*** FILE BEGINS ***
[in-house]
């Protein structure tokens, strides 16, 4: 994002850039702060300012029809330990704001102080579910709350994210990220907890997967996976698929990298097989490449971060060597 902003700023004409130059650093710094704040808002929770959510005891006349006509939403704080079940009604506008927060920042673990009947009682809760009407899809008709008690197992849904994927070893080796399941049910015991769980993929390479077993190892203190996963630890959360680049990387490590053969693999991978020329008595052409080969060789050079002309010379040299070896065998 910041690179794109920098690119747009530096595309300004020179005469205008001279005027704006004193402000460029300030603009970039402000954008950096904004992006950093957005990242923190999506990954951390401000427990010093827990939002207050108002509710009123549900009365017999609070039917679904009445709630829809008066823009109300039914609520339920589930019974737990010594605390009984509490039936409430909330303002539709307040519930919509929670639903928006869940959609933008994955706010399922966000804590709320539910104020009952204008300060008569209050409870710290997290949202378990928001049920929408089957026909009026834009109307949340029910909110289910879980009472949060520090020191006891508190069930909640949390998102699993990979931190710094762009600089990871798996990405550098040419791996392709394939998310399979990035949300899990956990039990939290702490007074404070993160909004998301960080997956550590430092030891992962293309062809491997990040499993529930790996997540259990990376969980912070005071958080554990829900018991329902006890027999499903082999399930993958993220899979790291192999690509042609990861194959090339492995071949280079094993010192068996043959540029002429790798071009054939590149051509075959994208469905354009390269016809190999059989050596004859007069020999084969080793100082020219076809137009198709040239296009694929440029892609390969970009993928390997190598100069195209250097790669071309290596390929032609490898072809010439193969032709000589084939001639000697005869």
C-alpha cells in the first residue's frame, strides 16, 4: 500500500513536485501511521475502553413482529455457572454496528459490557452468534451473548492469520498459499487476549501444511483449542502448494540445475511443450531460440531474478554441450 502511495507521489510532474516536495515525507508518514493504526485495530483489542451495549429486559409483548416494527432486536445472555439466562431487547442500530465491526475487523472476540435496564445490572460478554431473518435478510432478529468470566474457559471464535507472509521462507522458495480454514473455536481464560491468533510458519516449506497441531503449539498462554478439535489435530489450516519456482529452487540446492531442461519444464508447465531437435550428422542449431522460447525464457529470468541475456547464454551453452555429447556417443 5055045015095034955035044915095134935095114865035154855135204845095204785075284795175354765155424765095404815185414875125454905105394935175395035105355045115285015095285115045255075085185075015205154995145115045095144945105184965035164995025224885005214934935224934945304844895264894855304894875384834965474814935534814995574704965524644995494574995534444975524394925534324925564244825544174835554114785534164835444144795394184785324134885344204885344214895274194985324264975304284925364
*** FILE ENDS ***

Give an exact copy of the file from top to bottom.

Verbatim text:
[in-house]
């Protein structure tokens, strides 16, 4: 994002850039702060300012029809330990704001102080579910709350994210990220907890997967996976698929990298097989490449971060060597 902003700023004409130059650093710094704040808002929770959510005891006349006509939403704080079940009604506008927060920042673990009947009682809760009407899809008709008690197992849904994927070893080796399941049910015991769980993929390479077993190892203190996963630890959360680049990387490590053969693999991978020329008595052409080969060789050079002309010379040299070896065998 910041690179794109920098690119747009530096595309300004020179005469205008001279005027704006004193402000460029300030603009970039402000954008950096904004992006950093957005990242923190999506990954951390401000427990010093827990939002207050108002509710009123549900009365017999609070039917679904009445709630829809008066823009109300039914609520339920589930019974737990010594605390009984509490039936409430909330303002539709307040519930919509929670639903928006869940959609933008994955706010399922966000804590709320539910104020009952204008300060008569209050409870710290997290949202378990928001049920929408089957026909009026834009109307949340029910909110289910879980009472949060520090020191006891508190069930909640949390998102699993990979931190710094762009600089990871798996990405550098040419791996392709394939998310399979990035949300899990956990039990939290702490007074404070993160909004998301960080997956550590430092030891992962293309062809491997990040499993529930790996997540259990990376969980912070005071958080554990829900018991329902006890027999499903082999399930993958993220899979790291192999690509042609990861194959090339492995071949280079094993010192068996043959540029002429790798071009054939590149051509075959994208469905354009390269016809190999059989050596004859007069020999084969080793100082020219076809137009198709040239296009694929440029892609390969970009993928390997190598100069195209250097790669071309290596390929032609490898072809010439193969032709000589084939001639000697005869």
C-alpha cells in the first residue's frame, strides 16, 4: 500500500513536485501511521475502553413482529455457572454496528459490557452468534451473548492469520498459499487476549501444511483449542502448494540445475511443450531460440531474478554441450 502511495507521489510532474516536495515525507508518514493504526485495530483489542451495549429486559409483548416494527432486536445472555439466562431487547442500530465491526475487523472476540435496564445490572460478554431473518435478510432478529468470566474457559471464535507472509521462507522458495480454514473455536481464560491468533510458519516449506497441531503449539498462554478439535489435530489450516519456482529452487540446492531442461519444464508447465531437435550428422542449431522460447525464457529470468541475456547464454551453452555429447556417443 5055045015095034955035044915095134935095114865035154855135204845095204785075284795175354765155424765095404815185414875125454905105394935175395035105355045115285015095285115045255075085185075015205154995145115045095144945105184965035164995025224885005214934935224934945304844895264894855304894875384834965474814935534814995574704965524644995494574995534444975524394925534324925564244825544174835554114785534164835444144795394184785324134885344204885344214895274194985324264975304284925364